• Schedule a yearly comprehensive medicine check-up with your doctor or healthcare professional to discuss: whether to continue each over-the-counter medicine, vitamin, herbal remedy, and prescription medicine; possible duplicate medicines; potential harmful interactions; and any changes in dosages.

Recovering from a Heart Attack

“You’ve had a heart attack.”

These five words will change your life. They are very scary and may suggest death, long-term disability, or endless pain and suffering. You must be asking yourself:

  • Can I ever recover from the trauma of this near-death experience?
  • Will I ever stop being afraid?
  • Will my life ever get back to normal?
  • Will I ever feel like a healthy person again?
  • Will I live for another year?
  • What are my chances of having another heart attack?
  • Can I ever overcome my heart disease?
  • Will I ever find someone who understands how I feel?

Our goal is to help you help yourself. The more knowledge and insight we share with each other, the more we will all lead healthier and productive lives. The one thing we know firsthand is that you can recover and live a healthy life.

Some of your recovery obviously depends upon the quality of and how quickly you received medical care, your age, whether you have another medical condition (such as diabetes, obesity, or depression) other than heart disease, and if you can afford health insurance and prescription medication.

But we also know that your chances of recovery improve dramatically if you follow your health care providers’ treatment instructions AND are willing to assume responsibility for your own health and recovery. This means you need to keep up your end of the recovery bargain and make necessary changes in your life:

  • Getting regular exercise
  • Stopping smoking
  • Controlling diabetes, depression, or obesity
  • Taking medicines as prescribed
  • Keeping all healthcare appointments
  • Reducing your anger and stress

In other words, you have to put yourself, your health, and your heart’s recovery first above all else. It must become your number one priority. If you find this difficult, you’re not alone. Many of us have spent our whole lives putting the needs of others ahead of our own.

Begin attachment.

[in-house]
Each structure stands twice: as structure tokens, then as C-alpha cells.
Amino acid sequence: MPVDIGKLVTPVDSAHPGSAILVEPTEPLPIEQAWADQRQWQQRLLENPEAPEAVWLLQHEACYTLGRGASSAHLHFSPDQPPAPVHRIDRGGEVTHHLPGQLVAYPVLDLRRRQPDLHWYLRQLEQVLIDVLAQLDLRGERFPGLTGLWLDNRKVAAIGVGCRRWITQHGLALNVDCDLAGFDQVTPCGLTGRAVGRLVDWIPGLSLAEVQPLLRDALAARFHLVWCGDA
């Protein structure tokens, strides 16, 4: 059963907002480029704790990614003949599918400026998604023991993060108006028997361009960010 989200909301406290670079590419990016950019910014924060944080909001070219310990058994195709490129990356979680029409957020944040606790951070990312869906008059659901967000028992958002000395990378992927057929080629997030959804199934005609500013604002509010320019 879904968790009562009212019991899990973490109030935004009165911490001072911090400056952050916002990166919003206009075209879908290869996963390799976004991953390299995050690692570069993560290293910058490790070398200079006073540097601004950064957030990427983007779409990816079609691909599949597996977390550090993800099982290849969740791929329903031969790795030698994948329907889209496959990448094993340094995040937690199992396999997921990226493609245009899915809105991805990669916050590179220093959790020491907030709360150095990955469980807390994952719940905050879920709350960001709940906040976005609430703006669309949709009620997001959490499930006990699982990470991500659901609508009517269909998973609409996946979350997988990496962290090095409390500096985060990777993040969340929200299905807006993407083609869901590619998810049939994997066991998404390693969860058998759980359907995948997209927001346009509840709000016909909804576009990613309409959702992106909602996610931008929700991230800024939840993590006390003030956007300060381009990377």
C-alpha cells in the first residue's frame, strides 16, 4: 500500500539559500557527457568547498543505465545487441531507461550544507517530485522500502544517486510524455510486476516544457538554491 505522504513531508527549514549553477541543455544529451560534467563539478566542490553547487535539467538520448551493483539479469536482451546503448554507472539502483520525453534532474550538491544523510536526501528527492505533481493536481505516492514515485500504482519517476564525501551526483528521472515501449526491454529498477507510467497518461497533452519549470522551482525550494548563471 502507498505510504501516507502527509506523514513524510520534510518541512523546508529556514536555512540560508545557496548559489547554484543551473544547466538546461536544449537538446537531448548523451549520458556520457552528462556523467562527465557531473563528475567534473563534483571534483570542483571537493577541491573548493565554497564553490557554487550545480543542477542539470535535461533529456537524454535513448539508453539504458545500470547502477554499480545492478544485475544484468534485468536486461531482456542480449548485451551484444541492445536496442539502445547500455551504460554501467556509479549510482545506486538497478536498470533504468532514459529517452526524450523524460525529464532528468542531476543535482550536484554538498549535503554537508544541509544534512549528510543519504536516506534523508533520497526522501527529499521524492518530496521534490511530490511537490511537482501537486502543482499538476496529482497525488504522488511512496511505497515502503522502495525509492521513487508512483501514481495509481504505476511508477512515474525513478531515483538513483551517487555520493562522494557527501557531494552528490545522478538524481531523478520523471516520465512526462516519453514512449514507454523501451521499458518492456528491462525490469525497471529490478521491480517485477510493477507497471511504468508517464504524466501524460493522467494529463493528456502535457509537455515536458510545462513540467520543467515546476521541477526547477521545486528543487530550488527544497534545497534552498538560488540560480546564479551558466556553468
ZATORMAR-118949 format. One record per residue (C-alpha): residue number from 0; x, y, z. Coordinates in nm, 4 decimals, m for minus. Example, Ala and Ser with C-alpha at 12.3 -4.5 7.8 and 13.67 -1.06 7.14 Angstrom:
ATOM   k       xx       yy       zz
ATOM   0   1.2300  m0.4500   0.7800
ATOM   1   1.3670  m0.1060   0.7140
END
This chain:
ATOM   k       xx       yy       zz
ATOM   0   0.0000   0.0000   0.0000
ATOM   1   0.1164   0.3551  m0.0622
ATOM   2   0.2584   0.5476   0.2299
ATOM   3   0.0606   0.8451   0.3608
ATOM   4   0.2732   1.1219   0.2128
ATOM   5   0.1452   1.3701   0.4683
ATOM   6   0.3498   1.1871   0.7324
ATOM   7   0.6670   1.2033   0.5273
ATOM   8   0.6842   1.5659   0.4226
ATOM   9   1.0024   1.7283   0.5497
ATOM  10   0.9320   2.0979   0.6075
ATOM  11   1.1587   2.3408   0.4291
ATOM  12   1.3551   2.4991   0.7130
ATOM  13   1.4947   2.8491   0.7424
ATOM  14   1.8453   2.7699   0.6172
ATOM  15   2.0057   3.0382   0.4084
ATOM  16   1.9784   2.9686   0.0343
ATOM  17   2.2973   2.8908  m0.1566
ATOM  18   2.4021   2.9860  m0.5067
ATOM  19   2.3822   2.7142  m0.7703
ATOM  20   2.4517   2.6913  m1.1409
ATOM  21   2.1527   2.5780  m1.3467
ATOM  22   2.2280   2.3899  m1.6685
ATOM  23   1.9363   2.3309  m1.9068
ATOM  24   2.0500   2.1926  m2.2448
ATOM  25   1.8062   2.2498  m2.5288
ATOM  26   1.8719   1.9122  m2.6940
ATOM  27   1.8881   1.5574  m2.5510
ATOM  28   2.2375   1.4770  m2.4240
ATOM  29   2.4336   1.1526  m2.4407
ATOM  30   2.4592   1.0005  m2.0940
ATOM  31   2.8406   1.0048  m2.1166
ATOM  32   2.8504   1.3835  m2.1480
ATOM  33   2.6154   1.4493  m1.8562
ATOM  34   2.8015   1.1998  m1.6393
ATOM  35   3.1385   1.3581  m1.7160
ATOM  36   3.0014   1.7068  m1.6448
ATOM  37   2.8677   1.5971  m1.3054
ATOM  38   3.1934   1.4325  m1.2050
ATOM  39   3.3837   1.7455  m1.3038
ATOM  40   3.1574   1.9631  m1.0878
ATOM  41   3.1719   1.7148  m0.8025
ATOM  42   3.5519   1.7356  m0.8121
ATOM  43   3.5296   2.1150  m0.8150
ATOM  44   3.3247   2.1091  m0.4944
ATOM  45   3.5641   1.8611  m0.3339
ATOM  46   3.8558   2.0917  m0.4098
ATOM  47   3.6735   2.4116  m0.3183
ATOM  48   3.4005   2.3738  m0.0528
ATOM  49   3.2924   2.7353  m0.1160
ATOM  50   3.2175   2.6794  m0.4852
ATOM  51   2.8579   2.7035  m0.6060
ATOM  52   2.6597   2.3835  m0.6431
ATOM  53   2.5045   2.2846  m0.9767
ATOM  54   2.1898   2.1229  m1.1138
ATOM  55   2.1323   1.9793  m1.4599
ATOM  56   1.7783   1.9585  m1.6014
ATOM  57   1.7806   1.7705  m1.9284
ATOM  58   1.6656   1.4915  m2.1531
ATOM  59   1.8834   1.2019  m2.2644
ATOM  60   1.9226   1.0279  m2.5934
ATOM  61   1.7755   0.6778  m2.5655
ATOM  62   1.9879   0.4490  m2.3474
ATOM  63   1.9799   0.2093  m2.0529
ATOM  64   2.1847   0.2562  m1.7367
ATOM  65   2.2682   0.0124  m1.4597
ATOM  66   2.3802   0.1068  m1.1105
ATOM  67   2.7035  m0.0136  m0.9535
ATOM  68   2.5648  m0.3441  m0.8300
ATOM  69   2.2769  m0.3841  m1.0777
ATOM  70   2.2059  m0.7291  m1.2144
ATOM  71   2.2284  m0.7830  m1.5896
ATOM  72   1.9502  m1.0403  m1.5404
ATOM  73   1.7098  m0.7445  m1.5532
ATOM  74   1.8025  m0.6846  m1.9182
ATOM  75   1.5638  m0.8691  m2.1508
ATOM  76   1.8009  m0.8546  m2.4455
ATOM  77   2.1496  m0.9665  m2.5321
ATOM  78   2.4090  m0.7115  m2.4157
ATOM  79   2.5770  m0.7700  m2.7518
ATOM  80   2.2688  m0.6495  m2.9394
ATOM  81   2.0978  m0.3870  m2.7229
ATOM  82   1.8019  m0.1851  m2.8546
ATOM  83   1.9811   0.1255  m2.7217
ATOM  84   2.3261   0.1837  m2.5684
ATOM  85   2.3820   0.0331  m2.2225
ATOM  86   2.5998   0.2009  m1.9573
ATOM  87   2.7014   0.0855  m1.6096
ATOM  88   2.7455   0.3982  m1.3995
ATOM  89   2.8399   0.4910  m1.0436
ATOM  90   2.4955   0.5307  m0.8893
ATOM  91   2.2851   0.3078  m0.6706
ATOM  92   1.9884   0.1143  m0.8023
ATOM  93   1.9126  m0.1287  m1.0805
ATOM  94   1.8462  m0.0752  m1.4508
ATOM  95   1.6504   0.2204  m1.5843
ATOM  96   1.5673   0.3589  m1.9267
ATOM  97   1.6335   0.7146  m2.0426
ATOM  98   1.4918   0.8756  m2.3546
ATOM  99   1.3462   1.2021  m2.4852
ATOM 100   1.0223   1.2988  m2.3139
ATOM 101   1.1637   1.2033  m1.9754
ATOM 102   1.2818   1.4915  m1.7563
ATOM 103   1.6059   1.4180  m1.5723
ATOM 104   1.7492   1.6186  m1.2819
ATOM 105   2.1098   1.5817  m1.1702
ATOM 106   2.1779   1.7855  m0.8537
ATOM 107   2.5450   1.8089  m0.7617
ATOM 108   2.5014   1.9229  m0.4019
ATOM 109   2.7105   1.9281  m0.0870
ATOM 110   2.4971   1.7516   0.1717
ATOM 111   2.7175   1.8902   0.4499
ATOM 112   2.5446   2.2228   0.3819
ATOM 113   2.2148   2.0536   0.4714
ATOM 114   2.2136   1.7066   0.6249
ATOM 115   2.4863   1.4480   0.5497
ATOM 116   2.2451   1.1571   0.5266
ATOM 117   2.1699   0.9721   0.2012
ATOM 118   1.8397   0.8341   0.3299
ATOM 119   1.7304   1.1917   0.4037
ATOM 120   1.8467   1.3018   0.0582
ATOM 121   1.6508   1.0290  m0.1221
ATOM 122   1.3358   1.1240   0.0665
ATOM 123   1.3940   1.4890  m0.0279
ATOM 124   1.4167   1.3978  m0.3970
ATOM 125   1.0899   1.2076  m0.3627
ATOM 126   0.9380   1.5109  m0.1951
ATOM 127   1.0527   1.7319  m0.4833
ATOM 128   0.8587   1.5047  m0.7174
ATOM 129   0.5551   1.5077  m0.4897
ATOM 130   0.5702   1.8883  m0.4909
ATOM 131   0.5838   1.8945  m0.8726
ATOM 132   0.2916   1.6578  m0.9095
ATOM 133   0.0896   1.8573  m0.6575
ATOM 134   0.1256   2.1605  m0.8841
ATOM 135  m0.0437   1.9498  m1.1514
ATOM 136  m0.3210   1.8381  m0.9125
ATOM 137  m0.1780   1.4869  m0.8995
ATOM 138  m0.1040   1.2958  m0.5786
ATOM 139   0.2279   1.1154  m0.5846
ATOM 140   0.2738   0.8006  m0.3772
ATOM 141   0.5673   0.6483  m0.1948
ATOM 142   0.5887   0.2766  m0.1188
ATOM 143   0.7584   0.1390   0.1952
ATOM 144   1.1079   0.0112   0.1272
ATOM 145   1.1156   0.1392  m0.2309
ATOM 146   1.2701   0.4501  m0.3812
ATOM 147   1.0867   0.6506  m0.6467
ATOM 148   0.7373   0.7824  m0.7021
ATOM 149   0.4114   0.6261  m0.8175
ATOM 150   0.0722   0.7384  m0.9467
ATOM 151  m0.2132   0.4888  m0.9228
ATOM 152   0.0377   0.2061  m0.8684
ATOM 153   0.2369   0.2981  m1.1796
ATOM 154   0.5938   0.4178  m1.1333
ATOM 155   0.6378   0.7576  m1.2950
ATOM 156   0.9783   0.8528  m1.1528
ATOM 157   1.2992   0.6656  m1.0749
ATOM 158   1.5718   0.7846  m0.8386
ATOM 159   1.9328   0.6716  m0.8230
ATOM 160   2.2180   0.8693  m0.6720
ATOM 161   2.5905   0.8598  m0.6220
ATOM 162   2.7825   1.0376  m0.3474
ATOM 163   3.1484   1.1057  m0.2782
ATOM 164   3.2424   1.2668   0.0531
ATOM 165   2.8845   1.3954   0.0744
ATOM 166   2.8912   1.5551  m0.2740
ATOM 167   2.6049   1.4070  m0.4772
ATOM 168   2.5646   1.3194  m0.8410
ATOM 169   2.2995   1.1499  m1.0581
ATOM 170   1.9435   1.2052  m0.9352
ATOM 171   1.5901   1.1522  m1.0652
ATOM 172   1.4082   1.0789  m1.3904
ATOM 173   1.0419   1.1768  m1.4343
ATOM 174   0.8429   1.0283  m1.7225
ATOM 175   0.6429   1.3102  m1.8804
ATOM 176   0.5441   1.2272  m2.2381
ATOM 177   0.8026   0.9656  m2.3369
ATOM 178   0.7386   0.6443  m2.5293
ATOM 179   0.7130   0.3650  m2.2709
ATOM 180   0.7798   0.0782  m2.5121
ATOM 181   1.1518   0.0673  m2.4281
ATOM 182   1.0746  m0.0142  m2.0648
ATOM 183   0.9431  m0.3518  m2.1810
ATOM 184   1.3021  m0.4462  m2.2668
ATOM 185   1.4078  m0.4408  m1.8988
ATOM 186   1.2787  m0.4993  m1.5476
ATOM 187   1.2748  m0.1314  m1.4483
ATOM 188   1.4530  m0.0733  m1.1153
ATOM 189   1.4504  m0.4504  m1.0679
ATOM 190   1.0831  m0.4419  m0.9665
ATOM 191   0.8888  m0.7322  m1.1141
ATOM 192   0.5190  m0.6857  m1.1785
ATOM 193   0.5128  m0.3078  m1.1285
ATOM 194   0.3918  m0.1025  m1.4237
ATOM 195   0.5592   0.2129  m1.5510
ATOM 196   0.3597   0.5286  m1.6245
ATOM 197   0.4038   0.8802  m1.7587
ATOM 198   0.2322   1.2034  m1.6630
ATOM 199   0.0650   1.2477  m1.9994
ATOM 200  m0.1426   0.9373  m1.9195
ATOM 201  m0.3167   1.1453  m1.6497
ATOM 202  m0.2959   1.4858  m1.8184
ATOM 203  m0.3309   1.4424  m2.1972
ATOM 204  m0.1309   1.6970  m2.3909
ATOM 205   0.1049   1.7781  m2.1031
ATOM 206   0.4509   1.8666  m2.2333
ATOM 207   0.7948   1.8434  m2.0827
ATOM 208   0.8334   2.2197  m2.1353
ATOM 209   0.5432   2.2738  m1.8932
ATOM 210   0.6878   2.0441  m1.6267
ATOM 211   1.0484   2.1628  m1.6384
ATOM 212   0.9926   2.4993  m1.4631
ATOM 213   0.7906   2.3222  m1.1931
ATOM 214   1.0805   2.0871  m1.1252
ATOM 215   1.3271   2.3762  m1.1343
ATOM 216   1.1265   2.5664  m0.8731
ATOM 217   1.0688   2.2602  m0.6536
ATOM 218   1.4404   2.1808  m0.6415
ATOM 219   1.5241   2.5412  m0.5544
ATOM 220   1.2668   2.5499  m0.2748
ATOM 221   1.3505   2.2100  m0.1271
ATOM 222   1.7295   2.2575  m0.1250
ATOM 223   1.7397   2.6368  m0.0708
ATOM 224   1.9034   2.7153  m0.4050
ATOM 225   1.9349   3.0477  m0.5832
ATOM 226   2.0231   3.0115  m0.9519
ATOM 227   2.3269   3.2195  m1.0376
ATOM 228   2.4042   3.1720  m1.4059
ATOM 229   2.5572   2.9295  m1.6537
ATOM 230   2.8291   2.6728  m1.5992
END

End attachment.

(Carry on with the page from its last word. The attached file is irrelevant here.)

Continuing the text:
It’s also easy to feel overwhelmed, confused, and defeated even before you begin. There are many changes you will be expected to make. Too many doctors and healthcare professionals telling you what to do. Too many friends hovering over you. Too many family members monitoring what you eat. Too many medicines to take.

Many women report that it takes several years to recover fully from a heart attack — physically, psychologically, and emotionally. Go slowly – making small changes in your diet and exercise over two or three months is a good way to feel in control and stay positive. Eventually, with your efforts and good medical care, you will re-gain your self-confidence and live life to the fullest. Remember, you are not your disease – you are a woman living with heart disease who also has a life to lead.

Cardiac Rehabilitation

Your doctor may recommend that you attend a cardiac rehabilitation program during which healthcare professionals and exercise physiologists will work with you to develop healthy eating habits and start you on a graduated program of exercise. These programs also offer guidance about reducing your risk for another heart attack, such as smoking cessation, and lowering high blood pressure and high cholesterol.  If your doctor does not recommend cardiac rehab, find out why and discuss whether this might be a good thing for you.

Sometimes cardiac rehab programs are geared for older men, so ask if any provisions are made for women your age. If you are working, scheduling may be a problem since many rehab programs are held during the morning. Also, check if your health insurance company will pay for cardiac rehab. (Most companies cover cardiac rehab after a heart attack or angioplasty).